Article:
You might also find the longer ending of Mark, which goes on for several paragraphs and, as in the other three Gospels, includes an actual appearance of the risen Christ, who first “upbraids” the disciples for their lack of faith and stubbornness, and then predicts signs of the true believers, such as casting out demons, speaking in tongues, picking up snakes and drinking poisons without harm, as well as the ability to perform healing miracles.” We may need to check with some of our Apostolic Pentecostal brothers and sisters in faith to learn more about what that ending means!
What about the other Gospels? Matthew's Gospel starts of similarly to Mark, but then Jesus shows up and gives the women the courage they need to spread the good news; the chief priests and the Roman guards (the bad guys) get blamed, and the disciples are reunited with their leader and charged to go out and make disciples of all nations.
Luke's Gospel gives even more dialogue to the women who meet Jesus at the tomb, showing how Mary overcomes her fear to proclaim the good news, how the disciples still do not believe it until sits at the table Jesus and breaks bread with them, and then Luke wraps it all up in the happy ending “. . . and they worshipped him, and returned to Jerusalem with great joy; and they were continually at the temple, praising God!'
John's Gospel adds a scene for doubting Thomas, and concludes with the author's note that the purpose of that particular Gospel is so that the reader may believe in Jesus Christ, and believing, may have eternal life.
But we get none of that from Mark. What happened? Did part of the papyrus scroll break off and get lost? Did the ink fade from the vellum and they just couldn't read the ending? Or was this abrupt ending part of Mark's design, Mark's purpose, Mark's way of exposing the unexposed?
Can we make Mark's ending work? The women here are afraid. They don't go tell anyone what they saw. Jesus doesn't even make an appearance here! Could this possibly be what Mark intended? So much ambiguity? So much uncertainty? How could this be considered such Good News that those first believers would preserve Mark's word's along side those of Matthew, Luke and John?
The standard for Canonization – for choosing which stories would be preserved in the Holy Bible – was truth; truth as understood by church tradition and human experience; truth that was greater than any individual contradictions from story to story; truth that is evident yet today because of the way it resonates with what is going on in our individual lives; with what is happening right now.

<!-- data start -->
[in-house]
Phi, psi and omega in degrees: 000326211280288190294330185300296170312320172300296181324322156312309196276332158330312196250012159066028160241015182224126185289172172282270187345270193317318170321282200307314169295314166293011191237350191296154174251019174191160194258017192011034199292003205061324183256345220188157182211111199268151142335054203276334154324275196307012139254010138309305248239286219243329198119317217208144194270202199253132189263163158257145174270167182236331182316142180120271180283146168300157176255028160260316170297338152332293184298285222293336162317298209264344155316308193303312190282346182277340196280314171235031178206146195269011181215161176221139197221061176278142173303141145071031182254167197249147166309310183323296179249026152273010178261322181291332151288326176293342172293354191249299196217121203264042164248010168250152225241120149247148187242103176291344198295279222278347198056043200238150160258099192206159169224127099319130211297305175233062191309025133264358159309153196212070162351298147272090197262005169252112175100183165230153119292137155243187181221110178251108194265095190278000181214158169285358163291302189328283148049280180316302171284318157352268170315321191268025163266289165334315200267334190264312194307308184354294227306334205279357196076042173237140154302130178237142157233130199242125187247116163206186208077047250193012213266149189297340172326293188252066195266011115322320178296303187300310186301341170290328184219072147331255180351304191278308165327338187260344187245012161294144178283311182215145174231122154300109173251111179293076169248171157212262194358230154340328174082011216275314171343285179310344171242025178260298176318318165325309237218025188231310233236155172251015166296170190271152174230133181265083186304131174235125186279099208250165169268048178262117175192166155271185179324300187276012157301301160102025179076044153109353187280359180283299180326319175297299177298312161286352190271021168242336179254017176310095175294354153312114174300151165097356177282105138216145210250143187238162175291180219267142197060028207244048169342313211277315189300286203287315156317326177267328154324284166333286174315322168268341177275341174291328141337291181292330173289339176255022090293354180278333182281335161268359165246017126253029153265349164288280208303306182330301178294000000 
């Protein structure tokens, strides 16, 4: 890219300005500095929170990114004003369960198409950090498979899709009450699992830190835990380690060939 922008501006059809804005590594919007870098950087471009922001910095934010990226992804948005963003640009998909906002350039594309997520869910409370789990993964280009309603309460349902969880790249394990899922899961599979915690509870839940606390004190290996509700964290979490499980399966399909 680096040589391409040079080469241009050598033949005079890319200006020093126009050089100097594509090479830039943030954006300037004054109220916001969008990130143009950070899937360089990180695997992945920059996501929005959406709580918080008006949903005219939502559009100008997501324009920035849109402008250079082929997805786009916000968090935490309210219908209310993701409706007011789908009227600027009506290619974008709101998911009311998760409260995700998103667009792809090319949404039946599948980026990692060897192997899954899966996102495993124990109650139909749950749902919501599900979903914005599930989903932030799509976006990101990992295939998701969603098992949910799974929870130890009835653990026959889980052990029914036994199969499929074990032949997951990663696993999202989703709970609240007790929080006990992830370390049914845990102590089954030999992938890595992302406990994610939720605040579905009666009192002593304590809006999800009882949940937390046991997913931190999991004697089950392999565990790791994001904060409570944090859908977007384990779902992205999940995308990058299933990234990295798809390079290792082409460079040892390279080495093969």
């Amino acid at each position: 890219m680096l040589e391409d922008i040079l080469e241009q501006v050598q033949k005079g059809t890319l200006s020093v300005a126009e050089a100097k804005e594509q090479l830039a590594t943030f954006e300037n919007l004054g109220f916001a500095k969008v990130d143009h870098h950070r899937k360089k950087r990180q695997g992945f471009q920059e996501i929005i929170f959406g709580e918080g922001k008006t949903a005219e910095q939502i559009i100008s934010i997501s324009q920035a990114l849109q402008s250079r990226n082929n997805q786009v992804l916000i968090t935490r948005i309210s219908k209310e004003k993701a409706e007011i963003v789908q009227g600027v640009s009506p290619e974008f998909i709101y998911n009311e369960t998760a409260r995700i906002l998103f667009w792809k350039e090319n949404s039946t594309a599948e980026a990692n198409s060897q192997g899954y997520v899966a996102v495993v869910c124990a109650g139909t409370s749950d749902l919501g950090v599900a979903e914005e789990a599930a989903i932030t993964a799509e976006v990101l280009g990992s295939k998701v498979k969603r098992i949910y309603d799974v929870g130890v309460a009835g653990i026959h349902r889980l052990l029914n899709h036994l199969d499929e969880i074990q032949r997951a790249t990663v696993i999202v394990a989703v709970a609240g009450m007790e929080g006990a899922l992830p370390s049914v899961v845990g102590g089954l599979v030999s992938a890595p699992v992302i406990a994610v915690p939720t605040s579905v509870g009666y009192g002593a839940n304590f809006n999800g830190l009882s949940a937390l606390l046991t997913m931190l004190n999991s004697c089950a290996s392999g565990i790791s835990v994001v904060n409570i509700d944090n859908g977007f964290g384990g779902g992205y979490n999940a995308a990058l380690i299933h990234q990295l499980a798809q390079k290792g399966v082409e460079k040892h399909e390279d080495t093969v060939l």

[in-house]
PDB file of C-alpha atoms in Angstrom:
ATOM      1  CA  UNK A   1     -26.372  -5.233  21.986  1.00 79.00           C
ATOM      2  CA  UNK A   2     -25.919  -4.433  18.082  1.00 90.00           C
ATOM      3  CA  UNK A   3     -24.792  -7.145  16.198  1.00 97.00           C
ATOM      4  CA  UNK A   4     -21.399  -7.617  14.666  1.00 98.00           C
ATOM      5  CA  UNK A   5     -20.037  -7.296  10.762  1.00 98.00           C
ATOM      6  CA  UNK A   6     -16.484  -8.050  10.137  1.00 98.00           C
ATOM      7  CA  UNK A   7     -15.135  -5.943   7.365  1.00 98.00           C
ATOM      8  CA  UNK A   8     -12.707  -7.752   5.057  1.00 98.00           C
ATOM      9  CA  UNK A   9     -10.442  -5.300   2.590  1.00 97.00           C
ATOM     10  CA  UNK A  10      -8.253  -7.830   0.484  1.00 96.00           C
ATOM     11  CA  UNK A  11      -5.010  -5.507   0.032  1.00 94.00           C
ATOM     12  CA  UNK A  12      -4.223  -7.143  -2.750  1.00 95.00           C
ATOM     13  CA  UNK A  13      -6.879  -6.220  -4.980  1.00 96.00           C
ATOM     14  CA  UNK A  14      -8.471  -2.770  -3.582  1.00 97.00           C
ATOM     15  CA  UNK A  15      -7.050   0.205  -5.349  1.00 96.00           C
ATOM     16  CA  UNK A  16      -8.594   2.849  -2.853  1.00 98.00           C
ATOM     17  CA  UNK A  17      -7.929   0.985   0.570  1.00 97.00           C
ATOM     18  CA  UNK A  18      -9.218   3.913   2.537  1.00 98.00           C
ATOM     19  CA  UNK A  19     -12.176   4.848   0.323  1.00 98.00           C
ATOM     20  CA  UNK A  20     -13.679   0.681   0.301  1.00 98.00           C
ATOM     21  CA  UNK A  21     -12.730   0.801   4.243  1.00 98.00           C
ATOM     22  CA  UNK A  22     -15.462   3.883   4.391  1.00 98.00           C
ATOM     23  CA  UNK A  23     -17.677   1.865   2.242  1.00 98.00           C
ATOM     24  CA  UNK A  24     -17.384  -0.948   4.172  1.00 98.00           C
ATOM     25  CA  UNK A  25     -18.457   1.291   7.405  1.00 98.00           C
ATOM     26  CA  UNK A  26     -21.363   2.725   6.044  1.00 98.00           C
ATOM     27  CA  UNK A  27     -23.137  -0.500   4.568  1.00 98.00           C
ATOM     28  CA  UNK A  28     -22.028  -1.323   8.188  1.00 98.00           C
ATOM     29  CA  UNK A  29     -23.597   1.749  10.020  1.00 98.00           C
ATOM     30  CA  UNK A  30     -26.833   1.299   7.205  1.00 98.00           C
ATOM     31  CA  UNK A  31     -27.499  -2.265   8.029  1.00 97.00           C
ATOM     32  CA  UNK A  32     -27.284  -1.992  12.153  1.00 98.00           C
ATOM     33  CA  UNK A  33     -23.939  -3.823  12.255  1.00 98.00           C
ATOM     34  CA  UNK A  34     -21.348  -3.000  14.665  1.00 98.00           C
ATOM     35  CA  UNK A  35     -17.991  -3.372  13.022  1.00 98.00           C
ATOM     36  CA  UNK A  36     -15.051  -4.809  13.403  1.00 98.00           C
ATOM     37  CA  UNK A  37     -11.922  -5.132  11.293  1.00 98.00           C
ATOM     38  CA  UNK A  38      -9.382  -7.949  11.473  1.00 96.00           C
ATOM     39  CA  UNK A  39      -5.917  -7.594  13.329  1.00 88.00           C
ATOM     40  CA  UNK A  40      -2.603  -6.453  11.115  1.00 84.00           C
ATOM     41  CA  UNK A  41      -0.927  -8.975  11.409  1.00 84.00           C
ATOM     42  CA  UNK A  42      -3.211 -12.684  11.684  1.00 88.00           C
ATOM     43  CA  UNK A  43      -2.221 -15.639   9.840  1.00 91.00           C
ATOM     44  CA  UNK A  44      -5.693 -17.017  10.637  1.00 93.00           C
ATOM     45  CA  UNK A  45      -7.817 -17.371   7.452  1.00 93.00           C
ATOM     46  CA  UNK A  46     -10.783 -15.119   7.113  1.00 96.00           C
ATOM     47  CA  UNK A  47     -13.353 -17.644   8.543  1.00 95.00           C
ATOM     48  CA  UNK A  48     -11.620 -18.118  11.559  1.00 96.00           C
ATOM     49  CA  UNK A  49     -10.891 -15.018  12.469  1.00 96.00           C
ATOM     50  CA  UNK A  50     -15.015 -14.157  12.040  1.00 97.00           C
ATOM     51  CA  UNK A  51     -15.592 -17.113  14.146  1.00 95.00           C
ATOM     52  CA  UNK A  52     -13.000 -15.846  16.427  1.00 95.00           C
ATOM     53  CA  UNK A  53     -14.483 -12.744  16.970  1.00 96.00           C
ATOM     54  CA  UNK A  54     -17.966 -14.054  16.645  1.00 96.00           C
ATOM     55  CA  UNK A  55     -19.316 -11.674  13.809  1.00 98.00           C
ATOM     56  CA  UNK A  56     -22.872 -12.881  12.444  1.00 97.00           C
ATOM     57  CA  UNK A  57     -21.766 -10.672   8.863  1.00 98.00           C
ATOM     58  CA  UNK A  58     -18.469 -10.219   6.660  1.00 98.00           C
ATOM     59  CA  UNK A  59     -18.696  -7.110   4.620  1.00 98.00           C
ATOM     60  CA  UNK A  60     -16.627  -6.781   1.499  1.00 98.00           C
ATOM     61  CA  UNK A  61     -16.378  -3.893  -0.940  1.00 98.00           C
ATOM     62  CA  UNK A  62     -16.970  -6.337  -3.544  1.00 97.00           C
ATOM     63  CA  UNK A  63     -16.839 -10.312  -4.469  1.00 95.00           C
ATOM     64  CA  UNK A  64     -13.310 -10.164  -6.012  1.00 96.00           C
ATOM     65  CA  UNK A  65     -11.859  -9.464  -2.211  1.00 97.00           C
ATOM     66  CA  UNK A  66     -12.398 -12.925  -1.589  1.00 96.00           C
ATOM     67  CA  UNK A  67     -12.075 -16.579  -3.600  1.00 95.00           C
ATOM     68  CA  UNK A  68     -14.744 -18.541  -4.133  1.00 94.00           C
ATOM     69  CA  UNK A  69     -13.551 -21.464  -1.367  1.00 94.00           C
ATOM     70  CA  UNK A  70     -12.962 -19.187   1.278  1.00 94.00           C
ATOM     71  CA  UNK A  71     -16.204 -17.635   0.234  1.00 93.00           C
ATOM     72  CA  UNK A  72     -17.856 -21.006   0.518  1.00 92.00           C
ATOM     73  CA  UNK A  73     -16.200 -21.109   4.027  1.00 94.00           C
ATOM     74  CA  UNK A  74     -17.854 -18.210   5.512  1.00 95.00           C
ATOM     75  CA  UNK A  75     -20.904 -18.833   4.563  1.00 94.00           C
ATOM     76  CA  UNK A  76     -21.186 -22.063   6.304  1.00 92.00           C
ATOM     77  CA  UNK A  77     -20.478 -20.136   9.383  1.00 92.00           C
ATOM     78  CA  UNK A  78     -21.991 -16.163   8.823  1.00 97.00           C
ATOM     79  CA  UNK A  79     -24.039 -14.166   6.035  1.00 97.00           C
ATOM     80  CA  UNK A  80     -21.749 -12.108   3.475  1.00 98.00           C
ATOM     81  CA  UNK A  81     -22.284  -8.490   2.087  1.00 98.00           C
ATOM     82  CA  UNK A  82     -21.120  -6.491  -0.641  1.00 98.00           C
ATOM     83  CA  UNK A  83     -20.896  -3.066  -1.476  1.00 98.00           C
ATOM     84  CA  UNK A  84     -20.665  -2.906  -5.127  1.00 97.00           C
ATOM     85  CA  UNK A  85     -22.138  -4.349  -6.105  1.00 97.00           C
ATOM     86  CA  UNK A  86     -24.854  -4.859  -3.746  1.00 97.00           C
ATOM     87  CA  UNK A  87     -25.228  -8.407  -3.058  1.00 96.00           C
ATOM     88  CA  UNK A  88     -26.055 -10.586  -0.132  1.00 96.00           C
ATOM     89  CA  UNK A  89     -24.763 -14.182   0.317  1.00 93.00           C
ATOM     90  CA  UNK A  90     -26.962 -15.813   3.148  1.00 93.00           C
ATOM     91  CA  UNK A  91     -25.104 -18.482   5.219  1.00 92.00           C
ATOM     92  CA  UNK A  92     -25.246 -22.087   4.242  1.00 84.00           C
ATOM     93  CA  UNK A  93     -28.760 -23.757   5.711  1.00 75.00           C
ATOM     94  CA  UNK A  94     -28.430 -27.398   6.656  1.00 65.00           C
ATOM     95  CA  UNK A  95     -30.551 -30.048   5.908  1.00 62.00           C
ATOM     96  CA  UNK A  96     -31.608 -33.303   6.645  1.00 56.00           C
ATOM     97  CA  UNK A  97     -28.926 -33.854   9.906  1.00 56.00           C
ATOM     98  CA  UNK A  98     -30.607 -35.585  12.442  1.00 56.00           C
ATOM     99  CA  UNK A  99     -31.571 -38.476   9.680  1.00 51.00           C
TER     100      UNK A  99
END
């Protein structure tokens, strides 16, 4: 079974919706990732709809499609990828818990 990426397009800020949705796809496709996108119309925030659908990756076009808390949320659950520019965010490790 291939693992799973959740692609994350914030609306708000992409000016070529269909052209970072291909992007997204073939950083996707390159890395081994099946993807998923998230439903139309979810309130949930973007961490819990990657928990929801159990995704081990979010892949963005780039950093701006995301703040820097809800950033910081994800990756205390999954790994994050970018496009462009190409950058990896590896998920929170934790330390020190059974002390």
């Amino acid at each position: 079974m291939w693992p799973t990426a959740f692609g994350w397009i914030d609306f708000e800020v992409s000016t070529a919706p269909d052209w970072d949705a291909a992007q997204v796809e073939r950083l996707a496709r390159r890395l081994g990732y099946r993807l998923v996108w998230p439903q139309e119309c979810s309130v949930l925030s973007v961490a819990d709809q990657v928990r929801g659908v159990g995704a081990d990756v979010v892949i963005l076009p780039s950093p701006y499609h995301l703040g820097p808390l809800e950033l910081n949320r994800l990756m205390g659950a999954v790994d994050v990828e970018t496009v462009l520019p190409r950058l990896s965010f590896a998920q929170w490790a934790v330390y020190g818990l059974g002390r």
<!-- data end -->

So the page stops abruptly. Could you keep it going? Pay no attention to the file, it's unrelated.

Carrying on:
According to Mark, this was the truth of looking into the empty tomb:
It's the truth of running almost out of control with an expectation of death, even while aching to find hope.
It's the truth of not getting answers.
It's the truth of being afraid.
And it's the truth of returning to that place where we through our failures and losses were buried deep; the truth of looking for Jesus in that darkness, and finding that He is not there.
It's the truth of those who meet us there, at that uncertain place, and yet witness to life and resurrection in the face of all of that; those who assure us that Christ is alive and waiting for us now, waiting for us to come to Him soon; to be resurrected ourselves from the lies of this world, and to be alive in His truth.
Could that possibly be the hidden truth that Mark wrote to expose? Or, if not Mark, could this ending be the work of the Holy Spirit, the co-author of every truth revealed by God's word? Could this broken ending, like the broken body of our savior, be an intentional point of connection; a means of reconciliation; a way of bringing our broken lives together and making us one with that moment of resurrection?
There is enough in this world to witness to what makes us afraid – violence, hatred, betrayal, that we are not enough. But Christ rose from the tomb to expose that death is not the ending; Christ is God's living Word, used to reveal to us the life, love and hope that is blooming all around us. We can run ourselves ragged, looking for death. Or we can let our eyes be opened, and see:
The Tomb is Empty
Christ is not there.
But we will see him. We will meet him at this table, and anywhere that truth is revealed by God's living Word, Jesus the Christ. Thanks be to God for our risen Lord! Alleluia! Amen!